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I ping a host:

$ ping
PING ( 56(84) bytes of data.
64 bytes from icmp_req=1 ttl=47 time=53.8 ms
64 bytes from icmp_req=2 ttl=47 time=54.2 ms
64 bytes from icmp_req=3 ttl=47 time=49.1 ms
--- ping statistics ---
3 packets transmitted, 3 received, 0% packet loss, time 2003ms
rtt min/avg/max/mdev = 49.112/52.401/54.202/2.329 ms

And immediately after interrupting the first ping command, I do it again:

$ ping
PING ( 56(84) bytes of data.
--- ping statistics ---
3 packets transmitted, 0 received, 100% packet loss, time 2016ms

100 % packet loss. Why?

This happens every time. Only by waiting at least 30 seconds (give or take a second) after interrupting the first ping before executing the second ping will the second ping work as it should. Executing ping before the 30 seconds have passed will cause ping to fail (as seen above), even if I let it run past the 30 second mark, but the 30 second "timer" will not be reset.

Pinging different hosts in the first and second attempt changes nothing.

Running tcpdump while pinging, I see that ICMP echoes are sent and that ICMP replies are received in both cases.

I have also reproduced the problem using the Net::Ping Perl module so the problem is not restricted to /bin/ping (unless Net::Ping uses /bin/ping directly).

I use a pretty standard, current Debian installation which runs as a firewall and does NAT using what I would assume are pretty standard iptables rules.

share|improve this question
What happens if you don't interrupt the ping? – BillThor Dec 30 '11 at 19:56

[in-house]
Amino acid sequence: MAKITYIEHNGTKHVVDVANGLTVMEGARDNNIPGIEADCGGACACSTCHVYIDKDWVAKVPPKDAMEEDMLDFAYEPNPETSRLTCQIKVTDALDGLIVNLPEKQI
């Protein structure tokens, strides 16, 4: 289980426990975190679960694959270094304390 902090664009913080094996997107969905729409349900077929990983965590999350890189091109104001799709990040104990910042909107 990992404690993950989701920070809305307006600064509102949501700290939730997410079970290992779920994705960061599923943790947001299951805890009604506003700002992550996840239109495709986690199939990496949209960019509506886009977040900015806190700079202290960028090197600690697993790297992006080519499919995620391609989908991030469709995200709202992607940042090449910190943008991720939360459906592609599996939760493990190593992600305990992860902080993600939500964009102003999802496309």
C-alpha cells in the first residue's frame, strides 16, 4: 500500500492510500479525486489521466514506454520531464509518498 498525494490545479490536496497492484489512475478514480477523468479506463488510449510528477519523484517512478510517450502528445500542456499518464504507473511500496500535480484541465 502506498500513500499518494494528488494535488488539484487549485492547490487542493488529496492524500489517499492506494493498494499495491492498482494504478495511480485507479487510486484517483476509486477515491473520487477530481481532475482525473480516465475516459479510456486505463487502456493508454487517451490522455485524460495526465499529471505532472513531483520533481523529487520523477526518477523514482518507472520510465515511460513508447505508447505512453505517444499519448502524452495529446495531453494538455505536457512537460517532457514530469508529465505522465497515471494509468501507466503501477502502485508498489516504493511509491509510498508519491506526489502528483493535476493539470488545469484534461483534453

Whether I interrupt or not seems to make no difference. Running two pings in parallel will produce similar results (the second ping won't work). It's as if the first ping acquires exclusive access to some unique resource required to receive ICMP echo replies. – user111251 Dec 30 '11 at 21:12
Might be time to look at the capabilities of netstat and lsof. – BillThor Dec 30 '11 at 21:18

It is likely be that your are getting rate limited on echo requests. The origin address of the ICMP replies on the failed requests should tell where you are getting limited.

Rate limiting is relatively trivial to setup in iptables.

Trying a program like mtr to do the pings should show where you are getting limited quickly.

EDIT: Check to see if you are rate limiting anything with iptables. You might want to rate limit incoming ECHO requests, but if incorrectly specified, you may be rate limiting all incoming ICMP packets. Look for limit in the output of iptables -L -n.

share|improve this answer
In both cases, the ICMP replies originate at, so it would seem the problem is local to my machine. I can see no relevant difference in tcpdump between the replies that ping sees and the replies that ping doesn't see. Somewhere between tcpdump and ping, they seem to disappear. – user111251 Dec 28 '11 at 21:47
tcpdump may see replies that get trottled by iptables. – BillThor Dec 29 '11 at 17:18
There are no limits at all in the rules. Removing all iptables rules (and resetting policies) temporarily did not help. – user111251 Dec 30 '11 at 14:33
Then Google or your ISP might be limiting you. – LawrenceC May 3 '12 at 16:45

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